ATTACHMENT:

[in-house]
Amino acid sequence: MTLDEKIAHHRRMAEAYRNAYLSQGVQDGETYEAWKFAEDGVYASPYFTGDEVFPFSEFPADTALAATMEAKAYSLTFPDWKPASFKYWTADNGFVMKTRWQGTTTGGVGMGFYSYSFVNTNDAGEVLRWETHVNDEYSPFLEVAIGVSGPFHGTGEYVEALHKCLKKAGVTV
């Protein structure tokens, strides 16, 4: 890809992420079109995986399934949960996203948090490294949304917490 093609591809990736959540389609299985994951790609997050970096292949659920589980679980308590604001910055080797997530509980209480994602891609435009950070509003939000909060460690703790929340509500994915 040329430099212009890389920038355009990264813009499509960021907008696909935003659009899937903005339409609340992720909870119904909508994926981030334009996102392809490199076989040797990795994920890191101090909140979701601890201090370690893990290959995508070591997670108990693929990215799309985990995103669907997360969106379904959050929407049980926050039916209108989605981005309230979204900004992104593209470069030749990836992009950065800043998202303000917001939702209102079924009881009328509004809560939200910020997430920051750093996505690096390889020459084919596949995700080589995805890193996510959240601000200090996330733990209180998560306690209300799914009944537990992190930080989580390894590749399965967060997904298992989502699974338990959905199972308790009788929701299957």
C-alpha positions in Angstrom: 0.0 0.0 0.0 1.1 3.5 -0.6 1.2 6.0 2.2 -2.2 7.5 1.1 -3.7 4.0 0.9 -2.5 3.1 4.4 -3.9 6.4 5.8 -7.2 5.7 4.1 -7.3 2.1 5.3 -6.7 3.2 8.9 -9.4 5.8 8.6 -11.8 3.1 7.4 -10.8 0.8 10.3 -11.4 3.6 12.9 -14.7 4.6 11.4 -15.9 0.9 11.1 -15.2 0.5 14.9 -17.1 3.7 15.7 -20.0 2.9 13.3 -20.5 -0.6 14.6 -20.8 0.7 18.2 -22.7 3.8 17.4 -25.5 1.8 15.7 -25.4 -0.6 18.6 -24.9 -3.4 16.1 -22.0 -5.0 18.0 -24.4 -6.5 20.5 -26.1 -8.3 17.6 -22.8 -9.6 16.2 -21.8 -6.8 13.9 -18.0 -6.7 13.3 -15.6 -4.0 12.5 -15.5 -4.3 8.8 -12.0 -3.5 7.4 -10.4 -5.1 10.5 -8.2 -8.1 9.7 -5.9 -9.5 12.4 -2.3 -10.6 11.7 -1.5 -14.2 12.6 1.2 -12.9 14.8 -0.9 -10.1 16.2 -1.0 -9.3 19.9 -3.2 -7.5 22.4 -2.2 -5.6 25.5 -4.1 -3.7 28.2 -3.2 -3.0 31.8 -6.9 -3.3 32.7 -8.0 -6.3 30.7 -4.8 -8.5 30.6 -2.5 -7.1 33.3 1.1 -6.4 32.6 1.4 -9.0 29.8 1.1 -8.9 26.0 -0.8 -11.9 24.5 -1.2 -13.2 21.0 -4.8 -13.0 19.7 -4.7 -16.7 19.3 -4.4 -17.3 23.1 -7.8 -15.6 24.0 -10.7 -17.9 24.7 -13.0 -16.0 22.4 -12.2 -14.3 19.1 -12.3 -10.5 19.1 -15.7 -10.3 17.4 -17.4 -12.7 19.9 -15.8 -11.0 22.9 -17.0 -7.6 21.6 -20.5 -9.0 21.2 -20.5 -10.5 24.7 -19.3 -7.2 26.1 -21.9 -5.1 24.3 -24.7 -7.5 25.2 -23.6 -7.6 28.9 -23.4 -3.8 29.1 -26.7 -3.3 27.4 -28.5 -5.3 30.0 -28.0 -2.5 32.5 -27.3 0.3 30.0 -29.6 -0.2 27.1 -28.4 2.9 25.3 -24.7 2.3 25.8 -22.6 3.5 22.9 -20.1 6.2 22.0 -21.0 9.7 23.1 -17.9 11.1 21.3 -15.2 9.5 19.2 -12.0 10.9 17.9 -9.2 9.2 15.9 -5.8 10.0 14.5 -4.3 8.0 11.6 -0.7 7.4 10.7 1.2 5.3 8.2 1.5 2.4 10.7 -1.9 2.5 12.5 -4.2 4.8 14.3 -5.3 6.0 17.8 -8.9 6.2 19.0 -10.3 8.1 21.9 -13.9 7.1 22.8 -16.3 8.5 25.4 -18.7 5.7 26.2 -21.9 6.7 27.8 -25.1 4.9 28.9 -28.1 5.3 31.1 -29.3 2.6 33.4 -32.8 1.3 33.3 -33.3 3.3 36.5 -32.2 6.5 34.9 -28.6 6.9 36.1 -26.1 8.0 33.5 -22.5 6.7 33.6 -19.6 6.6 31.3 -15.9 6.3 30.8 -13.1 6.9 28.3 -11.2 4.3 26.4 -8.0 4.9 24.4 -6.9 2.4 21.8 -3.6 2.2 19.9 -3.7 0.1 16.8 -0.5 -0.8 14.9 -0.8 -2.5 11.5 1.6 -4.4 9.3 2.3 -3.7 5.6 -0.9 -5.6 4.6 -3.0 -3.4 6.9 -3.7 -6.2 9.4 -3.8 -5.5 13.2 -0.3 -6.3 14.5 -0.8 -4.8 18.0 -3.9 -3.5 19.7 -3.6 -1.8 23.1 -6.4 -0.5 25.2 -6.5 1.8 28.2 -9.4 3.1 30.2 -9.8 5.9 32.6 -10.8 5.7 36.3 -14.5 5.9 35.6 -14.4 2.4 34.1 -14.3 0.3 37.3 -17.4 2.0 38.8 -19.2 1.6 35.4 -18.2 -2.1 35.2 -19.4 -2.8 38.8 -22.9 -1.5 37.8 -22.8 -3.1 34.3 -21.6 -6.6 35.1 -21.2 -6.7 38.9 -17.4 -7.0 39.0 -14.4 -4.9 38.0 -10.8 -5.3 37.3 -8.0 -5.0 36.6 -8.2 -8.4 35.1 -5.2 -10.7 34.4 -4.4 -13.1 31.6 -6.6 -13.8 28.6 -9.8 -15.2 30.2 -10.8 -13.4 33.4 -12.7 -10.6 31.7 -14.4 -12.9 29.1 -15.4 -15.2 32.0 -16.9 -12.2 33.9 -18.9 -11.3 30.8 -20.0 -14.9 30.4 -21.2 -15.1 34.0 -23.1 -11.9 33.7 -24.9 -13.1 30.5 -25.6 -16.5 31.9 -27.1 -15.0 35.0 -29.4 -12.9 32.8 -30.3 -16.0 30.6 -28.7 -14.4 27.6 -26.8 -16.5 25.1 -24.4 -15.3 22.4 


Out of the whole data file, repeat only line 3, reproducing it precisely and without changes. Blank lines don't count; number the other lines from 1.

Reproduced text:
């Protein structure tokens, strides 16, 4: 890809992420079109995986399934949960996203948090490294949304917490 093609591809990736959540389609299985994951790609997050970096292949659920589980679980308590604001910055080797997530509980209480994602891609435009950070509003939000909060460690703790929340509500994915 040329430099212009890389920038355009990264813009499509960021907008696909935003659009899937903005339409609340992720909870119904909508994926981030334009996102392809490199076989040797990795994920890191101090909140979701601890201090370690893990290959995508070591997670108990693929990215799309985990995103669907997360969106379904959050929407049980926050039916209108989605981005309230979204900004992104593209470069030749990836992009950065800043998202303000917001939702209102079924009881009328509004809560939200910020997430920051750093996505690096390889020459084919596949995700080589995805890193996510959240601000200090996330733990209180998560306690209300799914009944537990992190930080989580390894590749399965967060997904298992989502699974338990959905199972308790009788929701299957």